New options considered for evaluating status of embankment at Morse Boulevard Bridge

Heavy duty pumps were being installed last year at Lake Sumter near the Waterfront Inn.

As stubborn water levels at Lake Sumter show little willingness to come down, officials are considering new options for evaluating the status of the embankment at the Morse Boulevard Bridge.

The water level has been high since 2017’s Hurricane Irma dumped heavy rain on The Villages, flooding tunnels and golf courses. In 2018, the Project Wide Advisory Committee spent $120,000 on heavy-duty, custom-built pumps in an effort to bring down the water level, but Mother Nature had another plan.

A crew was collecting soil borings in 2016 at the embankment of the Morse Bridge.

In 2016, PWAC voted to spend $1.7 million on a rock revetment project to shore up the embankment. That project remains on hold.

The possible next steps were discussed Friday by Community Development District 5 and 6 supervisors.

Two methods of gathering more information about the status of the embankment are being considered:

• Divers using video equipment could go under water and capture information.

• Laser leveling could reveal if there has been additional degradation at the embankment.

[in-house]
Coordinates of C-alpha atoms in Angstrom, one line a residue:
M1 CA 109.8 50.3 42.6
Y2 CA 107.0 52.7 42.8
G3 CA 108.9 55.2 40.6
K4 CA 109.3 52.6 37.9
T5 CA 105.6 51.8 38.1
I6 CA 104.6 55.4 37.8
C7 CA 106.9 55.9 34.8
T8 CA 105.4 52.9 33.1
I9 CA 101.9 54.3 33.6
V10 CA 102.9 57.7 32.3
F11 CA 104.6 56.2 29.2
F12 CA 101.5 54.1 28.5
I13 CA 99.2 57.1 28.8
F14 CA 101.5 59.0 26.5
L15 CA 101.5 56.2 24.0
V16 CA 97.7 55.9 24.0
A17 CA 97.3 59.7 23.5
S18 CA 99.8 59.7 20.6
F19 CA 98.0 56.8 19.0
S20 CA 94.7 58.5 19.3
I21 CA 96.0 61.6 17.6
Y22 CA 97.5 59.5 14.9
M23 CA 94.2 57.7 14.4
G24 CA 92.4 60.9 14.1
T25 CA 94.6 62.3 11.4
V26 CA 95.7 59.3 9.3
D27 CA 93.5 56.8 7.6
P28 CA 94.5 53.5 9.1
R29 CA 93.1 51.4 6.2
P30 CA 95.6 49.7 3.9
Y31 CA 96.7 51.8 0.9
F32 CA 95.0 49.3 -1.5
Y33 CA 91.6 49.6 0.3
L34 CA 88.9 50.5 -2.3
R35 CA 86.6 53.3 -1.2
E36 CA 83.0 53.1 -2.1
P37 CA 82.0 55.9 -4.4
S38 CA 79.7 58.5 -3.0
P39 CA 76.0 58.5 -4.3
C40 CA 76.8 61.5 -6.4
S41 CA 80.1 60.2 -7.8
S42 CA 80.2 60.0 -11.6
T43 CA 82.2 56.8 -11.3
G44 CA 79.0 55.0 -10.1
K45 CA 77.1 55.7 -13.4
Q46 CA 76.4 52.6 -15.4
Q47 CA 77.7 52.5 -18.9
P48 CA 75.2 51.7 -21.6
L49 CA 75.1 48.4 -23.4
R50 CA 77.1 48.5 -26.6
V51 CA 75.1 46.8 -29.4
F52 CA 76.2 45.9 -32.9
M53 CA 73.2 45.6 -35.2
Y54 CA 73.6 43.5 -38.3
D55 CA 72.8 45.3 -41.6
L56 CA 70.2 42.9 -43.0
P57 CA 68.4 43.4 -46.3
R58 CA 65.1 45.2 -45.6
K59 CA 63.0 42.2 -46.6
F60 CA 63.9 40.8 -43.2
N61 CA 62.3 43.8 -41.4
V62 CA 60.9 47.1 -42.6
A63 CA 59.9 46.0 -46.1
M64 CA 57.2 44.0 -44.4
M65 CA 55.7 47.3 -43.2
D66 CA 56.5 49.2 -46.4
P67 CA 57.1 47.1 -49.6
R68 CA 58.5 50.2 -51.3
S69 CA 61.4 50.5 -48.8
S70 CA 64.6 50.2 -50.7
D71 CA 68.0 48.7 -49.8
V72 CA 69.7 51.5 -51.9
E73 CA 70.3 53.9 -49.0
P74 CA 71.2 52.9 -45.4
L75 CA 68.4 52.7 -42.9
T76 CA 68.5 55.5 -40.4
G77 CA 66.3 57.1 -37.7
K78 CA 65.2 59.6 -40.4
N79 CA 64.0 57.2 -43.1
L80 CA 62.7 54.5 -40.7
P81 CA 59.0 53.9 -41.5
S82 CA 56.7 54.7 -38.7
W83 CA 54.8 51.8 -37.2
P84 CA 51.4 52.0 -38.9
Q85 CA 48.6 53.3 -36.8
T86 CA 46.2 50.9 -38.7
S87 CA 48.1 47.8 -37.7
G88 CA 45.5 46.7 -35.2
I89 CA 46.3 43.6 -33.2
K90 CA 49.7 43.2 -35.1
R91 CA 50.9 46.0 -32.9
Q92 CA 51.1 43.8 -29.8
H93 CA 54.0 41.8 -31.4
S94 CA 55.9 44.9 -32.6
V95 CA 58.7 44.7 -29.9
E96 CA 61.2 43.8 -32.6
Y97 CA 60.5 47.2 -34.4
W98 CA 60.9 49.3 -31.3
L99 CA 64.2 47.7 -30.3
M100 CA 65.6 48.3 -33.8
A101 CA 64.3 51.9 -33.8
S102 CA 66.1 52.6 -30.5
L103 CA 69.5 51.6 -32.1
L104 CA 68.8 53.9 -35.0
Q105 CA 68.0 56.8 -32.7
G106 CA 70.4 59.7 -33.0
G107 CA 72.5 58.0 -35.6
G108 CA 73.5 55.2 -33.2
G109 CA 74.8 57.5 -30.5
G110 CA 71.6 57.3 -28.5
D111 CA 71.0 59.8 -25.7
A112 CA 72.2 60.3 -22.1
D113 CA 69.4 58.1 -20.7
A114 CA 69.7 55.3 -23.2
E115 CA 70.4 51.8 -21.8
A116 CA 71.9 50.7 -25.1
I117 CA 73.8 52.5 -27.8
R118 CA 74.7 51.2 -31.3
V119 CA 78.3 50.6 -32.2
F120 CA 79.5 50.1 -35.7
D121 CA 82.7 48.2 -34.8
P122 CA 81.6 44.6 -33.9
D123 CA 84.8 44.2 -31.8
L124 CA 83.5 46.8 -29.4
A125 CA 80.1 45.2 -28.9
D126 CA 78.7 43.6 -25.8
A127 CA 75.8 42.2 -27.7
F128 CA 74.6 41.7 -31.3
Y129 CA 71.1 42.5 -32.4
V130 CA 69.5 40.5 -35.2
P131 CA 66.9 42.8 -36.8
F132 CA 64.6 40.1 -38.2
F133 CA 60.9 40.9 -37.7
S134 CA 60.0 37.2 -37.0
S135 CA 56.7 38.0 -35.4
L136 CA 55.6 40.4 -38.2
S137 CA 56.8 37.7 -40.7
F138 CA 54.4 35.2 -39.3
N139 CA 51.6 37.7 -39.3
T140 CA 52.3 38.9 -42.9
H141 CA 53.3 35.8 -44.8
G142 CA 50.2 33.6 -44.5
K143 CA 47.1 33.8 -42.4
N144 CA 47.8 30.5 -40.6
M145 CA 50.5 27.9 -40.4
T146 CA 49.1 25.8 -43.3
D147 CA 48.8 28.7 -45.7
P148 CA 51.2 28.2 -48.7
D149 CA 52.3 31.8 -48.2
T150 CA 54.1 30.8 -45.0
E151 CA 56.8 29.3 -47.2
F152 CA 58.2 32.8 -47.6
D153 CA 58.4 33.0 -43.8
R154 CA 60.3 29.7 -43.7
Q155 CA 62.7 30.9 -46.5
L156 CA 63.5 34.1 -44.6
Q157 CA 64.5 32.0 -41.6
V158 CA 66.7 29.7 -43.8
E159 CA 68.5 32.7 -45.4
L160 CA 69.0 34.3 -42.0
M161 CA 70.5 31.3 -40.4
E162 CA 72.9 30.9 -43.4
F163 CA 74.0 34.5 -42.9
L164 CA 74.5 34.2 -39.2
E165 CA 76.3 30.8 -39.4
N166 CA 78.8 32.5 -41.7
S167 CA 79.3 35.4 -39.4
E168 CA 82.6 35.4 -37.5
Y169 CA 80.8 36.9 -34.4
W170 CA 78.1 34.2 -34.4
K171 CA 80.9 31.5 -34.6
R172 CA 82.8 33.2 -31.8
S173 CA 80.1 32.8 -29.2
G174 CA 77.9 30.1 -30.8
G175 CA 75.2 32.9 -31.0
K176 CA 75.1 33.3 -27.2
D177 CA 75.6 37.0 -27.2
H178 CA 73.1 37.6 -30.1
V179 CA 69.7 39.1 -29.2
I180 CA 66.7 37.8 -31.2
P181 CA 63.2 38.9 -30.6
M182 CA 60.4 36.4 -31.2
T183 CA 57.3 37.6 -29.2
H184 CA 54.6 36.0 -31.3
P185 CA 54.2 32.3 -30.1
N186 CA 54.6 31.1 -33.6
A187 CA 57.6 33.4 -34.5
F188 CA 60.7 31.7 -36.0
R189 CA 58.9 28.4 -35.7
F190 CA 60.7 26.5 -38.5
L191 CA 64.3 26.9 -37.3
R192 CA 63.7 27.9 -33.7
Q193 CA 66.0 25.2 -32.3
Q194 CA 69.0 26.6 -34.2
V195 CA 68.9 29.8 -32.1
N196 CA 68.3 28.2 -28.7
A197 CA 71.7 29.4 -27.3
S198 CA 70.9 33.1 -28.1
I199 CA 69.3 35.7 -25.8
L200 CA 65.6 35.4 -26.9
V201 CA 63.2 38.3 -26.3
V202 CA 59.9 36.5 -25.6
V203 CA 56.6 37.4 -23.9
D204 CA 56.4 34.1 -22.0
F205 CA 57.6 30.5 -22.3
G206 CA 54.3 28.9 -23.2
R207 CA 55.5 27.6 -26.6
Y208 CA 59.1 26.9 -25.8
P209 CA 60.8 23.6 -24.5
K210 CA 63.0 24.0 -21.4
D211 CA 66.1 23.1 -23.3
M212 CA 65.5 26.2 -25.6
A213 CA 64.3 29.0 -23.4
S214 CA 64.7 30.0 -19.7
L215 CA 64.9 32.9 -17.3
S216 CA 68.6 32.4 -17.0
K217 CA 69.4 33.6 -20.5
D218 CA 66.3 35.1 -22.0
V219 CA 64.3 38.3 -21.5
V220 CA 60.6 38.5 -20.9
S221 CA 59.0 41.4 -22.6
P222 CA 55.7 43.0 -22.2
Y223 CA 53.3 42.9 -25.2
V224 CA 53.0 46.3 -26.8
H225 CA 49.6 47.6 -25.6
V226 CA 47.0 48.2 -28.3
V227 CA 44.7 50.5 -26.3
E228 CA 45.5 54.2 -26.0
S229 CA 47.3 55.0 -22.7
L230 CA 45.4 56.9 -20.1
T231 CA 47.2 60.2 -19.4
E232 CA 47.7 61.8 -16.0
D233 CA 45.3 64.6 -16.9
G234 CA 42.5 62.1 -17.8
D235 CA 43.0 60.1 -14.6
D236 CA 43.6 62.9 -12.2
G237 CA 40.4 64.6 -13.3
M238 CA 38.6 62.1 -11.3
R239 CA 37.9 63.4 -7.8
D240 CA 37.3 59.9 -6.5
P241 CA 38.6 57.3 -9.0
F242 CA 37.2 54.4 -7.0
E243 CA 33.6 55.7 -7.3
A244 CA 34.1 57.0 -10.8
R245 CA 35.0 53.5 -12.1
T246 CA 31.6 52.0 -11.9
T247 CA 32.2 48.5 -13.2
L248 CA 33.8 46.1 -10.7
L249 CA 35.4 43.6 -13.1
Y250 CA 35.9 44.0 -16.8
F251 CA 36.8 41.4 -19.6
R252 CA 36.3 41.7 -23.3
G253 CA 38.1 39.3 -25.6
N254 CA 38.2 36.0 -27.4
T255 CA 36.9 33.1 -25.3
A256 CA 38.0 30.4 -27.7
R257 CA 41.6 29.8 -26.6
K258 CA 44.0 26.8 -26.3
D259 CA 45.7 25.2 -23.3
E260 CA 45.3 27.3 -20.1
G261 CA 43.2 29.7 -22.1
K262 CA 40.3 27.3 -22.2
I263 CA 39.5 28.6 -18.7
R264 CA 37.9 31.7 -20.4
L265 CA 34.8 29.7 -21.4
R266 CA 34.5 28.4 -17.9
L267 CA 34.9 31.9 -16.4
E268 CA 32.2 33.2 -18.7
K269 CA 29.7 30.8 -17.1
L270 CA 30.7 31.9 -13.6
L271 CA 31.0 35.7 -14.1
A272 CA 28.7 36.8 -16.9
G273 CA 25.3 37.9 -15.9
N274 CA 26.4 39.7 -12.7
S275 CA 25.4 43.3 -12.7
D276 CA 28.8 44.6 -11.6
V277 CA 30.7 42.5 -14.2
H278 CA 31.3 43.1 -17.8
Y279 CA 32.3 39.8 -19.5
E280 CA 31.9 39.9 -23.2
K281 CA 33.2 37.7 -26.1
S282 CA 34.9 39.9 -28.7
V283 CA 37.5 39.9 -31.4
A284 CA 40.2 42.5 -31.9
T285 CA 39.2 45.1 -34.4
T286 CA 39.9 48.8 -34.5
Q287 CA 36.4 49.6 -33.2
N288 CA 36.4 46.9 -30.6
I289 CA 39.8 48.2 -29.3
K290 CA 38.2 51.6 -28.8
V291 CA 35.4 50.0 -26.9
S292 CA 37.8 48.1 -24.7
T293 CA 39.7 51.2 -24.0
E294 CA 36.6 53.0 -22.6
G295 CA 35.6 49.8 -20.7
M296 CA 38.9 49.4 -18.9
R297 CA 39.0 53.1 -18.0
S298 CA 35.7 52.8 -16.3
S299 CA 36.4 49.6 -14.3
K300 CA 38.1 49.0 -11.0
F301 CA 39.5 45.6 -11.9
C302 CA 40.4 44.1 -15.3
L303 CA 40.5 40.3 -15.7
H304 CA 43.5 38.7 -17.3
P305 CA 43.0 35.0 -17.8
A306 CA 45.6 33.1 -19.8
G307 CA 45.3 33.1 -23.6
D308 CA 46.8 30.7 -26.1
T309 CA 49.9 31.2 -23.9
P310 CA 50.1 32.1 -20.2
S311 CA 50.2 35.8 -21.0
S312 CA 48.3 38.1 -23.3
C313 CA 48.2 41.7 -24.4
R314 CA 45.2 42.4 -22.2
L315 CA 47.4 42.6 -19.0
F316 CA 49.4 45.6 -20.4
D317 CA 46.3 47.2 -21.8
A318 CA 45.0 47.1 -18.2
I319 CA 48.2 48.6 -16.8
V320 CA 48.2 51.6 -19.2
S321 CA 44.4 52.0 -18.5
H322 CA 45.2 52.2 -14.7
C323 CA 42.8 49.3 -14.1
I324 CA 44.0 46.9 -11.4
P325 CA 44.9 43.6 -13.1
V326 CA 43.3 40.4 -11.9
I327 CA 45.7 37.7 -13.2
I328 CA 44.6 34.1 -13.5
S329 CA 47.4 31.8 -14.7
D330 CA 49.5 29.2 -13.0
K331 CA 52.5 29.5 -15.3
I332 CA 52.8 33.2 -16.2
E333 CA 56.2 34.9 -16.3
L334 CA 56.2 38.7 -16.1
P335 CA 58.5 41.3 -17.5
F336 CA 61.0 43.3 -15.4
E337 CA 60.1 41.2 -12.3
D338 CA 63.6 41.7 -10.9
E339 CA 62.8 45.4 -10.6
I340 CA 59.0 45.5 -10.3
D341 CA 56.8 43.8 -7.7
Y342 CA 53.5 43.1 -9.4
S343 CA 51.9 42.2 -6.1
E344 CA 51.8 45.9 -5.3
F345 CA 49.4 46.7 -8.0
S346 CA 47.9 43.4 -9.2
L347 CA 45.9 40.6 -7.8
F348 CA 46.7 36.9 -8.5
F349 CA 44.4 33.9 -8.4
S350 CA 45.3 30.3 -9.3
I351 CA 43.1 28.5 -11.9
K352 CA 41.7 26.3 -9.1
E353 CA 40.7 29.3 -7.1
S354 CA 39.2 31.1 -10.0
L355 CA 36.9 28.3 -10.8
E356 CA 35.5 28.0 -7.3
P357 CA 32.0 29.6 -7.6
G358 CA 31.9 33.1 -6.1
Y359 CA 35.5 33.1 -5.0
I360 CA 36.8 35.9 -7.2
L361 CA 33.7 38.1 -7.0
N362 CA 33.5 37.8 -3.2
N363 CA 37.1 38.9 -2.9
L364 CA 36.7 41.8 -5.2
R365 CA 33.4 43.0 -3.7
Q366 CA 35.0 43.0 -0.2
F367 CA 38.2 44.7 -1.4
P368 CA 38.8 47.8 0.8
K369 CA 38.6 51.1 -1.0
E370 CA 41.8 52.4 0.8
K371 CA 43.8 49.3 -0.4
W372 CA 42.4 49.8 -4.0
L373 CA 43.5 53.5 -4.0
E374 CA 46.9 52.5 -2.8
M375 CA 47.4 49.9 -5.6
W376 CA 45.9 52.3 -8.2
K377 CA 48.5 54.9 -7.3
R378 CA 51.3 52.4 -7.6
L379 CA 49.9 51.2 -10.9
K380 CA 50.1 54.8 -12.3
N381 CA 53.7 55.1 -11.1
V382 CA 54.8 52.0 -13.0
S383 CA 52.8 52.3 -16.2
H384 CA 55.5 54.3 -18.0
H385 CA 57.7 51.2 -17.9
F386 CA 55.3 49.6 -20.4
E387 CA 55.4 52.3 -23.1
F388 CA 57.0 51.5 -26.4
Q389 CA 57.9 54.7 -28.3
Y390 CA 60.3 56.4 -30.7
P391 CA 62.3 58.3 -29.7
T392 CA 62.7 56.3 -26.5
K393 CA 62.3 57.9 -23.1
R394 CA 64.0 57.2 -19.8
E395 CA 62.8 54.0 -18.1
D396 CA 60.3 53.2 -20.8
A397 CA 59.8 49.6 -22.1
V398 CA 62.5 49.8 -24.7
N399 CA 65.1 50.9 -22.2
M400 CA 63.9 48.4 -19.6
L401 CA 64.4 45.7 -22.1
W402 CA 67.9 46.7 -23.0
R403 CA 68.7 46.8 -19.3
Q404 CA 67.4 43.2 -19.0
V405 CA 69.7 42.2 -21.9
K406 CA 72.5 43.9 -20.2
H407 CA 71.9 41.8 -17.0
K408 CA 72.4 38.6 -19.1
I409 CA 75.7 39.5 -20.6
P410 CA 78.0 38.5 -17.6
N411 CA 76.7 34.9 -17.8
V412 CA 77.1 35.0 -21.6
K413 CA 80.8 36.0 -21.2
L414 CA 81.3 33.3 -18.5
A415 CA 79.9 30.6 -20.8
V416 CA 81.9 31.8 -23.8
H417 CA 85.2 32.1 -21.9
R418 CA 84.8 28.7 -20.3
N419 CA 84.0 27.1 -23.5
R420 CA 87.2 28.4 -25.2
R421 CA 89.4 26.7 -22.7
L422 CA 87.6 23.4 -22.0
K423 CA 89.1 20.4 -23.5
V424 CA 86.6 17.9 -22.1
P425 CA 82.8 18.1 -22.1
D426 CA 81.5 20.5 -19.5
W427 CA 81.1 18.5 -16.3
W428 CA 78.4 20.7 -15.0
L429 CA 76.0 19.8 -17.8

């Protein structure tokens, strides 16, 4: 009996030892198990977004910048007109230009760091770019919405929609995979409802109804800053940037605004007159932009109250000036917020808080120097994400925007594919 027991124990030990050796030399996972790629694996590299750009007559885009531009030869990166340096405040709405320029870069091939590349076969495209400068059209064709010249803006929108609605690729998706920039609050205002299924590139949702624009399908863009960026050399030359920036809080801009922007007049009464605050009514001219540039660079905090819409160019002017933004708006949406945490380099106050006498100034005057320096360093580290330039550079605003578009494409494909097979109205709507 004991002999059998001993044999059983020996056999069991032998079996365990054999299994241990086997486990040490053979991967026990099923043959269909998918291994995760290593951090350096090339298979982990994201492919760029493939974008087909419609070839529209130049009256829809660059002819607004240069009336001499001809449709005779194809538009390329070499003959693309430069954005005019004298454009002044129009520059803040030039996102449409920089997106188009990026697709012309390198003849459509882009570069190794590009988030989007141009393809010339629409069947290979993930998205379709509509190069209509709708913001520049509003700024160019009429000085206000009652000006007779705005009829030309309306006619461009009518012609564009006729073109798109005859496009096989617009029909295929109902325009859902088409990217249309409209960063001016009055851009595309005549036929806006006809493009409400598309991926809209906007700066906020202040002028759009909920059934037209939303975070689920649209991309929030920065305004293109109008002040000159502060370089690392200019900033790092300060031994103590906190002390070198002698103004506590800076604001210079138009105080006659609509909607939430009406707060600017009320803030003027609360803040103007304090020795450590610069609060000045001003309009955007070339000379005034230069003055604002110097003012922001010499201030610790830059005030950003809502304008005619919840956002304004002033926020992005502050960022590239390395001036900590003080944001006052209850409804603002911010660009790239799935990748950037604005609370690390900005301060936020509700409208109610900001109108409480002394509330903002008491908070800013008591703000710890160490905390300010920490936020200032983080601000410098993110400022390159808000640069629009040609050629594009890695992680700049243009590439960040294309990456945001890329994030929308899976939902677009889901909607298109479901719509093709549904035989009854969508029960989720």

Village of Sunset Pointe resident Rick Sutherland asked CDD 5 supervisors why residents would be funding potential work at the embankment. He wondered why Sumter County would not be paying for the work.

A golf cart in 2018 navigates a flooded tunnel near the Morse Boulevard Bridge.

“I really don’t understand that. It’s a county road,” Sutherland said.

As they frequently find themselves doing, supervisors explained that the issue isn’t with the bridge or the road, but rather with the embankment on which they rest. That embankment belongs to CDD 5.

The CDD 5 board members said they feel fortunate to be a part of PWAC, which includes representation from CDDs 5 through 11. If CDD 5 was not part of PWAC, it could be on the hook for the entire project, rather than sharing it with the other CDDs.

“The good thing is that under Project Wide, it gets spread out over the districts,” said CDD 5 Chairman Gary Kadow.